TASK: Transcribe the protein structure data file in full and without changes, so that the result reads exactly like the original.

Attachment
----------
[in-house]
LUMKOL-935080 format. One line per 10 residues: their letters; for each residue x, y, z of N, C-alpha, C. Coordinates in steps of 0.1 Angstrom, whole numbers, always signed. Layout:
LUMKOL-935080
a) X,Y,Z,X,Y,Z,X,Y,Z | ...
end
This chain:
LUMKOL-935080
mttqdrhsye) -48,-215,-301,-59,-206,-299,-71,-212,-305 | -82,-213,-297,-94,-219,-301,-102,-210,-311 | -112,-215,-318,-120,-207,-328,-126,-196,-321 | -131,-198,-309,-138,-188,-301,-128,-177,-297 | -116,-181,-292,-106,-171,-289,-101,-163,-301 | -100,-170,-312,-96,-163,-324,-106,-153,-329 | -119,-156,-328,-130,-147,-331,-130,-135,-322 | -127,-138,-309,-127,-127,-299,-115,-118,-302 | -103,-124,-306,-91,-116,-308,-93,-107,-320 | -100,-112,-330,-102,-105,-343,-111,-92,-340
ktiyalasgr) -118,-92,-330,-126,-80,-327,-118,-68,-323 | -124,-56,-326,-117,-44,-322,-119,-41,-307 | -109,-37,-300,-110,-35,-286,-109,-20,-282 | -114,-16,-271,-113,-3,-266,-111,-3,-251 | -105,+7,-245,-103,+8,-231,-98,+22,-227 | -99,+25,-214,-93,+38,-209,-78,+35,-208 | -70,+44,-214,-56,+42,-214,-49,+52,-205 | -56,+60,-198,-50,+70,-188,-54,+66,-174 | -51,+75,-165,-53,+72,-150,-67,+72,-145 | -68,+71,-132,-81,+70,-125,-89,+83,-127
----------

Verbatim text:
[in-house]
LUMKOL-935080 format. One line per 10 residues: their letters; for each residue x, y, z of N, C-alpha, C. Coordinates in steps of 0.1 Angstrom, whole numbers, always signed. Layout:
LUMKOL-935080
a) X,Y,Z,X,Y,Z,X,Y,Z | ...
end
This chain:
LUMKOL-935080
mttqdrhsye) -48,-215,-301,-59,-206,-299,-71,-212,-305 | -82,-213,-297,-94,-219,-301,-102,-210,-311 | -112,-215,-318,-120,-207,-328,-126,-196,-321 | -131,-198,-309,-138,-188,-301,-128,-177,-297 | -116,-181,-292,-106,-171,-289,-101,-163,-301 | -100,-170,-312,-96,-163,-324,-106,-153,-329 | -119,-156,-328,-130,-147,-331,-130,-135,-322 | -127,-138,-309,-127,-127,-299,-115,-118,-302 | -103,-124,-306,-91,-116,-308,-93,-107,-320 | -100,-112,-330,-102,-105,-343,-111,-92,-340
ktiyalasgr) -118,-92,-330,-126,-80,-327,-118,-68,-323 | -124,-56,-326,-117,-44,-322,-119,-41,-307 | -109,-37,-300,-110,-35,-286,-109,-20,-282 | -114,-16,-271,-113,-3,-266,-111,-3,-251 | -105,+7,-245,-103,+8,-231,-98,+22,-227 | -99,+25,-214,-93,+38,-209,-78,+35,-208 | -70,+44,-214,-56,+42,-214,-49,+52,-205 | -56,+60,-198,-50,+70,-188,-54,+66,-174 | -51,+75,-165,-53,+72,-150,-67,+72,-145 | -68,+71,-132,-81,+70,-125,-89,+83,-127